• Some prospective investors and referrals;
  • Individuals associated with portfolio companies that the IA is no longer conducting due diligence on; and
  • Accountants or lawyers to whom the IA refers clients.

Advisors should confirm that they have prepared the following for 2020:

  • A privacy notice for prospective investors, referrals, and portfolio company and other individuals who fall outside the CCPA exemptions;
  • To the extent an IA has personnel or job applicants in California, a CCPA privacy notice for such individuals;
  • An internal written procedure to handle CCPA individual rights requests during 2020;
  • An addendum to be added to certain service provider agreements; and
  • Train personnel on the CCPA.

CCPA Checklist for 2021

Advisors should focus on the following compliance action items in time for 2021:

  • Prepare a privacy notice for beneficial owners, representatives of entity investors and representatives of businesses that the IA interacts with;
  • Update the 2020 CCPA personnel and job applicant privacy notice to add the parts of the “full” CCPA privacy notice that did not appear in the 2020 version;
  • Update the written procedure for handling CCPA individual rights requests to address individuals covered by the CCPA exemptions that expire in January 2021; and
  • Train personnel on the CCPA.

We recommend that IAs adopt an internal written procedure for handling CCPA individual rights requests to fulfill with the strict requirements for responding to and complying with them.

The modified set of draft CCPA regulations published by the California Attorney General’s office on February 7, 2020 specifies, among other things, timeframes and other requirements for confirming, responding to, and complying with access, deletion, and do-not-sell requests.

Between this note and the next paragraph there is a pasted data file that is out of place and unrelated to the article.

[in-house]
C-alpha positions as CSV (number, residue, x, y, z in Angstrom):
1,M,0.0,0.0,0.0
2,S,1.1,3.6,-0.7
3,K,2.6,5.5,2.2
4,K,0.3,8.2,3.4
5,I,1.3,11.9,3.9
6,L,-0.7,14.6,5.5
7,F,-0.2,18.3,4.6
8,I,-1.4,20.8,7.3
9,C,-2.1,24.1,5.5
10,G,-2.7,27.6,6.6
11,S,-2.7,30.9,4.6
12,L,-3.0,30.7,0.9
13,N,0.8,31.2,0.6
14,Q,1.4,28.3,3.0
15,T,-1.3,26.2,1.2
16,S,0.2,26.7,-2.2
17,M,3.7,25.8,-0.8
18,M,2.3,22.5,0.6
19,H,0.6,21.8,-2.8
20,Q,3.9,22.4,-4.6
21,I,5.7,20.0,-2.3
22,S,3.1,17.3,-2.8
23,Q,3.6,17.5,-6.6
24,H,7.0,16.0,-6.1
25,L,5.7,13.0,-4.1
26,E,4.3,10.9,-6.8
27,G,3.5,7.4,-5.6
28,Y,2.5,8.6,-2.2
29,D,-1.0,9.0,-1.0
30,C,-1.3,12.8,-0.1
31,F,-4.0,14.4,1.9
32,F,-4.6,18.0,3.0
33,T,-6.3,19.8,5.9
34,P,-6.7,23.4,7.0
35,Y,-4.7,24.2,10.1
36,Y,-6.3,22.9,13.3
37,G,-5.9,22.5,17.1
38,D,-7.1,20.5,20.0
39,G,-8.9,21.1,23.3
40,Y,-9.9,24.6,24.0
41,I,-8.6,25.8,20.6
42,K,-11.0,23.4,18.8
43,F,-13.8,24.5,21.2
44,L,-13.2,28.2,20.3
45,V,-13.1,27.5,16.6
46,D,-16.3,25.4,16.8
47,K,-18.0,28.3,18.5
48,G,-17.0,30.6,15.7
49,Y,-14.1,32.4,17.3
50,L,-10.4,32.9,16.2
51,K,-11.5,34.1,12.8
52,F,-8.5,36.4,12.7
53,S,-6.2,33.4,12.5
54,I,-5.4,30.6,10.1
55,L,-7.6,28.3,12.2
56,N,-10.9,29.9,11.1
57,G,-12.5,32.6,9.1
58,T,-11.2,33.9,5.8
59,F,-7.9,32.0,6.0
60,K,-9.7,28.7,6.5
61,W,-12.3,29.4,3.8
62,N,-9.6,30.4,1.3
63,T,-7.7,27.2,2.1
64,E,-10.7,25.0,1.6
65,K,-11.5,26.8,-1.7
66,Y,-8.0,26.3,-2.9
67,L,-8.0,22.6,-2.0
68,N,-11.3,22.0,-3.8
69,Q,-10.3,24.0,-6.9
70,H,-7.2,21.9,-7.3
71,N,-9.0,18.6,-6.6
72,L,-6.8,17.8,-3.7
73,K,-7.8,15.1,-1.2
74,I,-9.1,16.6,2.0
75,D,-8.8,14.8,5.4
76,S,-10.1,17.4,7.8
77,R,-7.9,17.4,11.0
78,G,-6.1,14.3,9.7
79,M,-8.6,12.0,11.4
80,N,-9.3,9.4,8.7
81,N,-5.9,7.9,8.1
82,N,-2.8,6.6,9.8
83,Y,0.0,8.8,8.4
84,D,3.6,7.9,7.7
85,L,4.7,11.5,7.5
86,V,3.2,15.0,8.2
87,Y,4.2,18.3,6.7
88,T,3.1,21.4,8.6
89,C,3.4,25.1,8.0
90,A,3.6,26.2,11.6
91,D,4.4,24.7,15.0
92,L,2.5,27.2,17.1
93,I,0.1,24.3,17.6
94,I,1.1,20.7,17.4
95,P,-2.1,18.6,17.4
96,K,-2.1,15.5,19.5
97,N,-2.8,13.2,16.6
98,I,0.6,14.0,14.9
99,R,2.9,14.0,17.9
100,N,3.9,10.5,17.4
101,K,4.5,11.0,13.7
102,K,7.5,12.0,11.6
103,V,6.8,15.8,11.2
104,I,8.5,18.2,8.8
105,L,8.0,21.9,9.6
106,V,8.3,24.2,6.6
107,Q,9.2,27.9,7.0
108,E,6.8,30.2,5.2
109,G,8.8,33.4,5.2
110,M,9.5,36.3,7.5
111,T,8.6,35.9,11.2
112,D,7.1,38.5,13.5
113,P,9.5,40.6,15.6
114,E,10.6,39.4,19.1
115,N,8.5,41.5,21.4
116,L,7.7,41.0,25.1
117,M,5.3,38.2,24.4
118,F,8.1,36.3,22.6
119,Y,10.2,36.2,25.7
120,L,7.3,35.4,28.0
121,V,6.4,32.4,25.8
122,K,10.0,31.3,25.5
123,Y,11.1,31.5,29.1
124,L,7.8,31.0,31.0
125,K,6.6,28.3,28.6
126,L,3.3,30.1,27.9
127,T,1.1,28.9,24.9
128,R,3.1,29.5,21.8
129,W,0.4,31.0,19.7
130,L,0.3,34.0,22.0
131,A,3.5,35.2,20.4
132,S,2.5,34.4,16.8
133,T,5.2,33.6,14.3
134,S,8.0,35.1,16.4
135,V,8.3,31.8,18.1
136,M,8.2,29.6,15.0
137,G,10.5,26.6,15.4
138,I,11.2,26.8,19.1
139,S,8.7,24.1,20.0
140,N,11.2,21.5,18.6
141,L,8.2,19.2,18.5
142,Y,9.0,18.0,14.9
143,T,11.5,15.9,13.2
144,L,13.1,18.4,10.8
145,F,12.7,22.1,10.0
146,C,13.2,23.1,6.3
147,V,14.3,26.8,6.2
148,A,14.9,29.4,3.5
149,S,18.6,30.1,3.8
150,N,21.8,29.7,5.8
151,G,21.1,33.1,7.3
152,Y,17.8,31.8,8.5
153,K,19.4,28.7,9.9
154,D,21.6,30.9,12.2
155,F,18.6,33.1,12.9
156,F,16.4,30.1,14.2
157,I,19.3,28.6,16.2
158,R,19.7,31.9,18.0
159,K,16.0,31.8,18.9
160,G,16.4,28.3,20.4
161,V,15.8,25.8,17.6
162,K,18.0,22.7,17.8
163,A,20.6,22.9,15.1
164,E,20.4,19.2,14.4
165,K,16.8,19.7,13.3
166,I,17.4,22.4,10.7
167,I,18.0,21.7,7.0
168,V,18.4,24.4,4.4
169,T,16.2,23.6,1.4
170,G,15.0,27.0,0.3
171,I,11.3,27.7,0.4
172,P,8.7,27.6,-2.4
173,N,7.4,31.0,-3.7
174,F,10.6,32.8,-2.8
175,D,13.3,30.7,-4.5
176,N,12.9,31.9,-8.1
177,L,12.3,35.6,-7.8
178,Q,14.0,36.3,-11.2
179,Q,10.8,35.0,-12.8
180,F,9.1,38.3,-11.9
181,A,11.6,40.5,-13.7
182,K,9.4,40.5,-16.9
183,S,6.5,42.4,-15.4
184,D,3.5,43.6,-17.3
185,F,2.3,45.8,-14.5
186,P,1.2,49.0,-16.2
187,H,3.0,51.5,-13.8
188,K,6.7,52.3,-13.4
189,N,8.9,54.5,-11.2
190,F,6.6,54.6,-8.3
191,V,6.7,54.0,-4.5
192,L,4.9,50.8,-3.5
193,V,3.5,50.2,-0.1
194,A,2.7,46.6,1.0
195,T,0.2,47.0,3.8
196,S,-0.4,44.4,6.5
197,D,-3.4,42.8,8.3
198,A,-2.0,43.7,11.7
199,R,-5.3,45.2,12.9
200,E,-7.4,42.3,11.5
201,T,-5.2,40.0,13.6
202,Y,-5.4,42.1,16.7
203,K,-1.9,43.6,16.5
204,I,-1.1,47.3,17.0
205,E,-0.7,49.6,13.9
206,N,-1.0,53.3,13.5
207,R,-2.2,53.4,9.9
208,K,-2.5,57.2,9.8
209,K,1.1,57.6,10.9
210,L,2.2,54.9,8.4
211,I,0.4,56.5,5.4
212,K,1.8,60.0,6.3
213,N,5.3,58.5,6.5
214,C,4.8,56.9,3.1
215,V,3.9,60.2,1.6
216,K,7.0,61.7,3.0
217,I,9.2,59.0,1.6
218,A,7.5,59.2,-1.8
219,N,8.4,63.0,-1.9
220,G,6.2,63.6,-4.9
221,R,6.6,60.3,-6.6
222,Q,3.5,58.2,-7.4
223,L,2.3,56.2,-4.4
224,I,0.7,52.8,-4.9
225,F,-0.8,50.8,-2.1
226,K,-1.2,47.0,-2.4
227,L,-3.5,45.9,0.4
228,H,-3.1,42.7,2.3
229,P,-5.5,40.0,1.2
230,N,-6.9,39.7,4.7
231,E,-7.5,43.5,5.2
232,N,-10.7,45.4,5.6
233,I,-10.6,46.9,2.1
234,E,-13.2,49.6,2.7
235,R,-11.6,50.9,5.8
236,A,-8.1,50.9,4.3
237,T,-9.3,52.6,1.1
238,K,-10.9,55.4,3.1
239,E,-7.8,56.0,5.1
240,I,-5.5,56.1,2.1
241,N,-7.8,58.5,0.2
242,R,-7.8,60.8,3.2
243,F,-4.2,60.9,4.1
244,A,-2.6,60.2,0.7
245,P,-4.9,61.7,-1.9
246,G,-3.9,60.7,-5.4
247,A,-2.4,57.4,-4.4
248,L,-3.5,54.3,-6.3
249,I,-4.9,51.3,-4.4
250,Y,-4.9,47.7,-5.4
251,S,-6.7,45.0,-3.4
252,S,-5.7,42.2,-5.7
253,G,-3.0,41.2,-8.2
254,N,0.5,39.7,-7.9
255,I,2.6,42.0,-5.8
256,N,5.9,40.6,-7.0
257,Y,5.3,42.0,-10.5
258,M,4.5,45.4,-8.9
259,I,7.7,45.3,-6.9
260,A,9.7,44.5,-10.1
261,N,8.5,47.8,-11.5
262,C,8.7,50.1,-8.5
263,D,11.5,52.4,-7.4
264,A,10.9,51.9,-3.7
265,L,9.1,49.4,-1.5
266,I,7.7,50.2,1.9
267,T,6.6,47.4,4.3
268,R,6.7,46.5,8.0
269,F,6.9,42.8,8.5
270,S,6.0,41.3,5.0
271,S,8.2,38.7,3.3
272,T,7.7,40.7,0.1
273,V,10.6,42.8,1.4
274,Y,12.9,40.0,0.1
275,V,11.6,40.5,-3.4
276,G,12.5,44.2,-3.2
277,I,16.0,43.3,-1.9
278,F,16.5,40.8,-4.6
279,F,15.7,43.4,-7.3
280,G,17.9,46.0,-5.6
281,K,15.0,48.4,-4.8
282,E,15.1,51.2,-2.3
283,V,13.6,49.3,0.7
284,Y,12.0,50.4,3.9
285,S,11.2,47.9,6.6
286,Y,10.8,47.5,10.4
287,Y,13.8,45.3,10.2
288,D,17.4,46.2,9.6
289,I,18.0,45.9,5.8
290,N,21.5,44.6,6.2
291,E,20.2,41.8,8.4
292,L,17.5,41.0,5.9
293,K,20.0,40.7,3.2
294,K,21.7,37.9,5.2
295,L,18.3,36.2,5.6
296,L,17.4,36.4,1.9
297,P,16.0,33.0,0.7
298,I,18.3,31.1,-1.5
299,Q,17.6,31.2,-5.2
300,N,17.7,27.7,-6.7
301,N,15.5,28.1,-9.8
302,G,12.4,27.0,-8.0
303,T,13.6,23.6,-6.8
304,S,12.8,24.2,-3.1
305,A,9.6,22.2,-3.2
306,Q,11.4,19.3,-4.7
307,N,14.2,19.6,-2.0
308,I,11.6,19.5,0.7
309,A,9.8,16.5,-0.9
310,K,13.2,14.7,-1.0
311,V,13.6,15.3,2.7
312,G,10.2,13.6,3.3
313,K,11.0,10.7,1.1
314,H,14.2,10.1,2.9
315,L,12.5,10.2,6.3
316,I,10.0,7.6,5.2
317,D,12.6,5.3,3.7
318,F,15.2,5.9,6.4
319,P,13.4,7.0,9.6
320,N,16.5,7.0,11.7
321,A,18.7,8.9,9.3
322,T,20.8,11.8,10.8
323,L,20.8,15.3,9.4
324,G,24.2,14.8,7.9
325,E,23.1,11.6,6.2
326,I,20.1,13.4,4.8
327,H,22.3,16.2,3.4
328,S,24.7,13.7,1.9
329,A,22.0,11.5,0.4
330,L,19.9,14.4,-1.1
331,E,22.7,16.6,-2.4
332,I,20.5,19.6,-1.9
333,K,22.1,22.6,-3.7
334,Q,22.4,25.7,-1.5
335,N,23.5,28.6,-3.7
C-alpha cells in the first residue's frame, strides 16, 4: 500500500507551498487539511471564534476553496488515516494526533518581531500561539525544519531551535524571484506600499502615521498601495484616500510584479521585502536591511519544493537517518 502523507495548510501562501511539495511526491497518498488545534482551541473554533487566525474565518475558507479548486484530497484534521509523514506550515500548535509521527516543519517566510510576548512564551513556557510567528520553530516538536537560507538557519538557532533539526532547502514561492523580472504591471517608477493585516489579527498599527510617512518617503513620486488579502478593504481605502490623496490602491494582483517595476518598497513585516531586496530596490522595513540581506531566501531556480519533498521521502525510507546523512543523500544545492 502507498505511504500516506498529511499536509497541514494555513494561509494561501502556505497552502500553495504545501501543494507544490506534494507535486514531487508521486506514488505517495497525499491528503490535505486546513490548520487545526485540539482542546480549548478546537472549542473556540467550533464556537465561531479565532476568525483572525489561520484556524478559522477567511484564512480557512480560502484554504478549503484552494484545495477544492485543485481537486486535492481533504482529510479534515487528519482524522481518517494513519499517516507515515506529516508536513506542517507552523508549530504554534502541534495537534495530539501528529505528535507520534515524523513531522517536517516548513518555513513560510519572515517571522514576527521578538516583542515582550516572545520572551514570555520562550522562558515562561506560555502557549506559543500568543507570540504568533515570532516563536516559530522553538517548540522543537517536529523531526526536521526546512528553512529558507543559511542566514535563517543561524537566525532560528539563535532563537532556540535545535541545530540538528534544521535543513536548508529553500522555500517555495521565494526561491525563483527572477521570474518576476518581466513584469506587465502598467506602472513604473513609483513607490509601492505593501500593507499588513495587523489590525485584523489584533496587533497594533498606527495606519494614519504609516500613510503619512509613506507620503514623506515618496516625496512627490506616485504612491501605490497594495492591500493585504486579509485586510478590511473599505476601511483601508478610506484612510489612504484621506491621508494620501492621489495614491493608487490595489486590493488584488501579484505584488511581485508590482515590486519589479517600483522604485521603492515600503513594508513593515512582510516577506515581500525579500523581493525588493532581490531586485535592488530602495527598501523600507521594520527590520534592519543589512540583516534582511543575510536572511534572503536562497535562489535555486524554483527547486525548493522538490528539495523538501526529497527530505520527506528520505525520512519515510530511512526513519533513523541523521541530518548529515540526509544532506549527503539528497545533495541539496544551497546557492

Below, we provide some examples of the level of specificity provided in the modified draft regulations

Timing

Businesses must:

  • Confirm receipt of access requests and deletion requests within 10 business days and provide information about how the business will process the request;
  • Comply with do-not-sell requests within 15 business days from the date of receipt; and
  • Respond to access requests and deletion requests within 45 calendar days.

More PI Details

Personal Information that generally cannot be disclosed in response to an access request:

  • Social Security number
  • Driver’s license number or other government-issued identification number
  • Financial account number
  • Any health insurance or medical identification number
  • An account password or security questions and answers
  • Unique biometric data

For additional information, please see our article about the Attorney General’s modified draft regulations.

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Kristen Mathews is a partner in Morrison & Foerster’s Global Privacy +Data Security Group; for more than 20 years Kristen’s practice has focused on advising clients on the full spectrum of the most complex privacy and cybersecurity issues, including regulatory and compliance matters.

Tiffany Quach is an associate in the Global Privacy + Data Security and Technology Transactions Groups.